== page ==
Poverty — Levels are persist with 11 percent of women in the state living in poverty. In cities including Bridgeport, New Haven, Hartford and Waterbury, the poverty rate for women nearly doubles. Thirteen percent of all girls under 18 live in poverty and the percentage jumps to more than 35 percent in a number of CT cities.
Childcare – there are fewer spaces available for children – as the total spaces dropped by eight percent – and the total number of licensed childcare facilities also decreased. Of the parents who earlier reported leaving the workforce to take care of children during the pandemic, 34 percent had not fully returned to work at the time of the survey.
Higher education – a bright spot in the report found that 60 percent of students pursuing bachelor’s degrees in the state are women and 63 percent of master’s degree students state are women. However, Brown-Dean pointed to the realities of crushing student loan debt.

WHAT WE ALSO HEARD: Reasons to Be Hopeful

  • Lott said Governor Ned Lamont established a Blue-Ribbon Panel on Childcare whose members represent teachers and leaders in early childhood education through higher education as well as parents who are “working to develop a childcare system that works for families, providers, and the state’s economy. LEARN MORE
  • Byrne said many nonprofits and organizers all over the state are working to address issues highlighted in the report and she noted that Connecticut passed a transformational initiative – Baby Bonds. Connecticut was the first state to create a program that invests directly in the nearly 15,000 children born into poverty each year. LEARN MORE
  • DuBois-Walton said Elm City Communities/New Haven Housing Authority has entered into an agreement to buy vacant property across from Union Station to build mixed use-affordable housing.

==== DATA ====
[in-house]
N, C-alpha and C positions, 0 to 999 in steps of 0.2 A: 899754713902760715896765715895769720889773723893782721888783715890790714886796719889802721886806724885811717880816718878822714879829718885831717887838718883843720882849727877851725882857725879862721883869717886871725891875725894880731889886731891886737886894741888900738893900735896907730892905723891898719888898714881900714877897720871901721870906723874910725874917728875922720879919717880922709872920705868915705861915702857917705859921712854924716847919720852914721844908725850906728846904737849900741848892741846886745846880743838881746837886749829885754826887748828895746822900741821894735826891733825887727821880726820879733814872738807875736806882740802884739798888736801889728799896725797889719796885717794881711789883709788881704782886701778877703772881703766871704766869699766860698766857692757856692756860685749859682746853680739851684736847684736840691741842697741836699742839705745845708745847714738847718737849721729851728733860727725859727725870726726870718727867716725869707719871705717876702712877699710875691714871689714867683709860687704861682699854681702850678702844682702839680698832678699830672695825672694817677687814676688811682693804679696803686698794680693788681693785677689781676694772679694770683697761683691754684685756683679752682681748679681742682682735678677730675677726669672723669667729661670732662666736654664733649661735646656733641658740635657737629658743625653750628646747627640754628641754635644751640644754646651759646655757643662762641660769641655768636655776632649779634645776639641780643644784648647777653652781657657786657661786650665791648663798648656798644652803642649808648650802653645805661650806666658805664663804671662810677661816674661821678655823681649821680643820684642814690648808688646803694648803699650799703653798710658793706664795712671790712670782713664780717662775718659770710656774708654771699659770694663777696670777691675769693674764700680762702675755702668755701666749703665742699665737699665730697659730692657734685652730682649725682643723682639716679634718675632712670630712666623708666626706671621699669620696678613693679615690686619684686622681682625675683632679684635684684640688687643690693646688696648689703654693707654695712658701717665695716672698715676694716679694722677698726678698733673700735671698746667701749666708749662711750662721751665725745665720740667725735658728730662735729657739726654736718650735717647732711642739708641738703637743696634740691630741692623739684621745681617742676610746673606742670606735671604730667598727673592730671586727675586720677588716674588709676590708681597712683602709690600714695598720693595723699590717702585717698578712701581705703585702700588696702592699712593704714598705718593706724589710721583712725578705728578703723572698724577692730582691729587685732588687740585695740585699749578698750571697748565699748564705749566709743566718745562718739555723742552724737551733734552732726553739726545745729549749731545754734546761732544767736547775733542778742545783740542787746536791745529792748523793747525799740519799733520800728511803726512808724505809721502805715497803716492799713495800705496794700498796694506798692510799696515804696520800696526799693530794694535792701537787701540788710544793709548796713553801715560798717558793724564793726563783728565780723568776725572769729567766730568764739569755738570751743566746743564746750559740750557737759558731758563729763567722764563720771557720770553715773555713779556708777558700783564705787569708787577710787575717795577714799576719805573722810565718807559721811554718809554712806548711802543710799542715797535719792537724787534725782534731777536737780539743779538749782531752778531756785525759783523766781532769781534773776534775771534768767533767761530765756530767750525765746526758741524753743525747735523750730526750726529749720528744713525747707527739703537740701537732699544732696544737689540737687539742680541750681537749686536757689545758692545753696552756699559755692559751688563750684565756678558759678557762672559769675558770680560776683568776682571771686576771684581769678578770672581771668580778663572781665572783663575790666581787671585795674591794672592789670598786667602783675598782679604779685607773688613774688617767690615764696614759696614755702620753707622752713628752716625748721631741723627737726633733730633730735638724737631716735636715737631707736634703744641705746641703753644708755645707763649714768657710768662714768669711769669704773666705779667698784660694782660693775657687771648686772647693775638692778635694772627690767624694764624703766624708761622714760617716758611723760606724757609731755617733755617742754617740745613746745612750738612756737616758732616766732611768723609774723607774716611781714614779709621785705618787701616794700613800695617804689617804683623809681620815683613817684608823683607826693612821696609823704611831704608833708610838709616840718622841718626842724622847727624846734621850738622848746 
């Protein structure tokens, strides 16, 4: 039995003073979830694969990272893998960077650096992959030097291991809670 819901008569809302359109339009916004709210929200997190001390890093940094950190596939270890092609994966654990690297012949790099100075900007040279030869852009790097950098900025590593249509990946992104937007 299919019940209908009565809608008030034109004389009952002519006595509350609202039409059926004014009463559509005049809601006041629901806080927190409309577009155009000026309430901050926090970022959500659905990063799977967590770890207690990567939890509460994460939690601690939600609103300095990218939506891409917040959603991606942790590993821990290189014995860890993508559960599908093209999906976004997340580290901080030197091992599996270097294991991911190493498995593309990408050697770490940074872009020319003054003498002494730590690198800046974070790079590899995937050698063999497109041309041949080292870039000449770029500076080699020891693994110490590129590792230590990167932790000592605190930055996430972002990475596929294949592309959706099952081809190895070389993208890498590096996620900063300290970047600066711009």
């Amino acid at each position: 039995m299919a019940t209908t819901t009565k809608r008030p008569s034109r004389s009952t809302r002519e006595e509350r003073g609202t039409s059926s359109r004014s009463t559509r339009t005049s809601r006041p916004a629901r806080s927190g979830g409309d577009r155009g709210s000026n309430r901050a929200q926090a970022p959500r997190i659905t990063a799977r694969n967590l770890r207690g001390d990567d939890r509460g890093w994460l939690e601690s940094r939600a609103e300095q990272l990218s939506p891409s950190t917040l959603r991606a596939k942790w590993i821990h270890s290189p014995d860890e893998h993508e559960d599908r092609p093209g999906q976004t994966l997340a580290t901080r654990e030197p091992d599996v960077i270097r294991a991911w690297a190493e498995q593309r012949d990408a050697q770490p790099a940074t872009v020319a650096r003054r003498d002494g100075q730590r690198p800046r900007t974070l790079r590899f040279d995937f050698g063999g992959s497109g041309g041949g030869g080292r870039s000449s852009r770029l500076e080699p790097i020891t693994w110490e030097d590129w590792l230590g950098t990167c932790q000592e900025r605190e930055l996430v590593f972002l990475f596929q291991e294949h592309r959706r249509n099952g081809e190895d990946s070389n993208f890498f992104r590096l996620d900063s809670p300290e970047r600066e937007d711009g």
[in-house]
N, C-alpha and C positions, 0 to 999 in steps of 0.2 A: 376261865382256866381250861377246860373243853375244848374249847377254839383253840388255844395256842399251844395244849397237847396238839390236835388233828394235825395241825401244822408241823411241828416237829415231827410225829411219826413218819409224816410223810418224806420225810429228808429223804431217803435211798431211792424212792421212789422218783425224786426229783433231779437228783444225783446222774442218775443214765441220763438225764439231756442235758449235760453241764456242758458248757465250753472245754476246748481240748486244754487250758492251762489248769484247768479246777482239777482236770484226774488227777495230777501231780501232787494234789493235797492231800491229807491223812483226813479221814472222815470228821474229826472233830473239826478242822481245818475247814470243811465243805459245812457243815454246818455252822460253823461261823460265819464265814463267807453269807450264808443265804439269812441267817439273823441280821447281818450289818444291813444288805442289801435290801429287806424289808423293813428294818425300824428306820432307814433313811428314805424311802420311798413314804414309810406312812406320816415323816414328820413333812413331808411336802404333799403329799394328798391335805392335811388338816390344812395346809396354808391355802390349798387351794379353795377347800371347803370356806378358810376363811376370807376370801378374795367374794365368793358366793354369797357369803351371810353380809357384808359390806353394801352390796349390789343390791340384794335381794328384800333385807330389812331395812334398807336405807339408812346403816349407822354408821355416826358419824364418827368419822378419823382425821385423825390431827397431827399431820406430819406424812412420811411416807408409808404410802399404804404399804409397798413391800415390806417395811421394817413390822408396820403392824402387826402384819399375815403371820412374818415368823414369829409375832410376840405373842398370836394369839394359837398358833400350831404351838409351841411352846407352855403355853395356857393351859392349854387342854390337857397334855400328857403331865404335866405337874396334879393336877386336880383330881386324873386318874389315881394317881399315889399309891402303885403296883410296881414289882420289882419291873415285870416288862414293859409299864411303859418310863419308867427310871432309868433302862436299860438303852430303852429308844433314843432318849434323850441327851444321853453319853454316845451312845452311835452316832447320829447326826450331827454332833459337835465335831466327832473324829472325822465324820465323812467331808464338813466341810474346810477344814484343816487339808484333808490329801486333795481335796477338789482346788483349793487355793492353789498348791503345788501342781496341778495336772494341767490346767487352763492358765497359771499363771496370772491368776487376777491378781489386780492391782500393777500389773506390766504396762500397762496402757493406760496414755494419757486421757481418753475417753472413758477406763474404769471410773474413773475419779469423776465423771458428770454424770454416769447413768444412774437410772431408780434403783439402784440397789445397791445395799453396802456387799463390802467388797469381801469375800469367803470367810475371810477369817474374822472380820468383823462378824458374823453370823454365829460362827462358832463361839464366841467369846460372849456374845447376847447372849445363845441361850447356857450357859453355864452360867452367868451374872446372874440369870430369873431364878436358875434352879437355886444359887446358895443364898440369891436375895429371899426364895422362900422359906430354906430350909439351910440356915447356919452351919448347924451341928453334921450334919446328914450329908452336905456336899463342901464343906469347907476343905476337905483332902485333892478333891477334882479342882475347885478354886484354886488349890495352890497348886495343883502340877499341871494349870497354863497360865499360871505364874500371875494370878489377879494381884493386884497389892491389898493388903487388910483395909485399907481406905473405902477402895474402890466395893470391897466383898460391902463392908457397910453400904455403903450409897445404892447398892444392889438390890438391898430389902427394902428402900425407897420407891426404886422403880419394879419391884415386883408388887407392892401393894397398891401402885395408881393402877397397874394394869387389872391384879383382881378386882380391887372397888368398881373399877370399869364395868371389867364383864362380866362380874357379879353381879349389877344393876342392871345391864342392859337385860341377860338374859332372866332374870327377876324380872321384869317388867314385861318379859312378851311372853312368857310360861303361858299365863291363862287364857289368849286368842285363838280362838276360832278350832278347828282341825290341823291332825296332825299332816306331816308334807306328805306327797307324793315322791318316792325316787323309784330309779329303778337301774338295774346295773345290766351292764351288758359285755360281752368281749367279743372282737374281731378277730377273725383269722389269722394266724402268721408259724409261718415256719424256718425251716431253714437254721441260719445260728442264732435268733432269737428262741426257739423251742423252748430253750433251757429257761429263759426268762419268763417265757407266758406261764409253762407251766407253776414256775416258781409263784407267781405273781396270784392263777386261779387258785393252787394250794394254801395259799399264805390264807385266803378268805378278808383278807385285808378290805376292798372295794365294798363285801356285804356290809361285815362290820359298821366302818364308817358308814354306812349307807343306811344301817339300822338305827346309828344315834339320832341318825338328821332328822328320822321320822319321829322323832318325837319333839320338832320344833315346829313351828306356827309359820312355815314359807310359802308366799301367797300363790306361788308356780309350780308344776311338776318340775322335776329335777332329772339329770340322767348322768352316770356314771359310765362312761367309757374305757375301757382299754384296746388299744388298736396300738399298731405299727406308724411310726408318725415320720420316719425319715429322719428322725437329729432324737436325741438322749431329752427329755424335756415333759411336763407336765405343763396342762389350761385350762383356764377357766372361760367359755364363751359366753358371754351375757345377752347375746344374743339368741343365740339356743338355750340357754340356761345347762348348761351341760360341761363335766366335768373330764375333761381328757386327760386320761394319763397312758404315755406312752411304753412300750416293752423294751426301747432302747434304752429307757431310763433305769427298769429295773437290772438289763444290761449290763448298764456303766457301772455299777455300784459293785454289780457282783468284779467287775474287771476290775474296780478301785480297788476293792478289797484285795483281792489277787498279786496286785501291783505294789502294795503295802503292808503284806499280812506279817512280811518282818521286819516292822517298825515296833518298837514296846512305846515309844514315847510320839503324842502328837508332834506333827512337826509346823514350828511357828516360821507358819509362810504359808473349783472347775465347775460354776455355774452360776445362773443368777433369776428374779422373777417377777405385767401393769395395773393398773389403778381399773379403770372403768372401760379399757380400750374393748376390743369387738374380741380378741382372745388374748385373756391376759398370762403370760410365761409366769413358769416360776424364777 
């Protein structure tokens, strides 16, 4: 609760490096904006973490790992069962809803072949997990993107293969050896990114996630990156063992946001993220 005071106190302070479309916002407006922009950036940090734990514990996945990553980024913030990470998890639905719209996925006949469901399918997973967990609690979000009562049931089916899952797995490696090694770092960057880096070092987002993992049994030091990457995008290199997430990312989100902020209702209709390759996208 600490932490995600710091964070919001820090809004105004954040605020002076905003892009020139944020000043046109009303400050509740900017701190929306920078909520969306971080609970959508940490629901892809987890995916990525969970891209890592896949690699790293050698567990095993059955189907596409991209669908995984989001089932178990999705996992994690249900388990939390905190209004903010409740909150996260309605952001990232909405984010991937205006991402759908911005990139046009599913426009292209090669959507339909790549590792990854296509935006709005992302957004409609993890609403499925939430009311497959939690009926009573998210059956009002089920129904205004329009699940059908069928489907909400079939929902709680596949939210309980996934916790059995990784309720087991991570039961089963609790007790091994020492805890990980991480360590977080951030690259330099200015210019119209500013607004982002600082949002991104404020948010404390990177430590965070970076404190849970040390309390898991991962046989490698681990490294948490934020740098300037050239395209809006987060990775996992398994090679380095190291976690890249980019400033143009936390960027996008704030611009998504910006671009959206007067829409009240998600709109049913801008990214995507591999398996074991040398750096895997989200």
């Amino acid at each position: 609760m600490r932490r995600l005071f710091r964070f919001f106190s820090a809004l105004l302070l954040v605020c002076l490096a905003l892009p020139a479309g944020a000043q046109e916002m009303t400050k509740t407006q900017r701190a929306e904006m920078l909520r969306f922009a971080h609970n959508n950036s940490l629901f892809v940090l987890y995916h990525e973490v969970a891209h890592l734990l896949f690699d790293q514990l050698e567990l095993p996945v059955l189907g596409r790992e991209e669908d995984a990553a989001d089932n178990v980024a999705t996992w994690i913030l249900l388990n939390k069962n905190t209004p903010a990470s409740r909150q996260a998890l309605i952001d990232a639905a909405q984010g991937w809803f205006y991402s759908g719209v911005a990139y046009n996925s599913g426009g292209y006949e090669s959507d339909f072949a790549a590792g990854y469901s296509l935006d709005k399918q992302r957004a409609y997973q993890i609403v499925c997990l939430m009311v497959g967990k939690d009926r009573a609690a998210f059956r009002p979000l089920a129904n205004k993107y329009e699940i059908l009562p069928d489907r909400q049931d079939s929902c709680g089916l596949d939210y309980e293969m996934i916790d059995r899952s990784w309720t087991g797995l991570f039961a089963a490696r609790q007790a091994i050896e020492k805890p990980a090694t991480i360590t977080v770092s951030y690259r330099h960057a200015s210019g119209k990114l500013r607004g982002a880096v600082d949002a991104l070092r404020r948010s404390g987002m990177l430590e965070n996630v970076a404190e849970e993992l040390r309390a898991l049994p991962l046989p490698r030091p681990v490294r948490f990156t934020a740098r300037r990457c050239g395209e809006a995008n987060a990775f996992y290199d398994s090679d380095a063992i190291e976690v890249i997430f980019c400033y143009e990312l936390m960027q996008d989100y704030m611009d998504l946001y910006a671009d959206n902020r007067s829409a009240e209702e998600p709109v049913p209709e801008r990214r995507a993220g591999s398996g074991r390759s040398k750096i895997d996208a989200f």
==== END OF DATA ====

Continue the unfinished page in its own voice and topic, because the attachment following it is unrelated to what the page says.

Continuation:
Get involved in politics, especially on the local and state levels.
Advocate for fair wages for women and for affordable housing and childcare.
Support women and girls-focused philanthropic organizations. Steadman said that when she talks about why it’s important to support women and girls’ funds, she shares “an appalling number” – that 1.8 percent of charitable dollars across the US (of $385 billion charitable dollars) are targeted to programs serving women and girls.
Stay hopeful. Each panelist said that while they see great inequities, they also see progress and they have hope. Karen Lott, for example, said that thanks to funding from the Aurora Foundation, staff members at the Women’s League Child Development Center staff pursued associate and bachelor’s degrees and have gone on to become public school teachers.
Encourage young women to continue to speak out on issues that matter to them, to fight for change, and to consider seeking elective office.

Presented in partnership:

This story is included in the Winter 2023 edition of the Community Fund for Women & Girls' newsletter.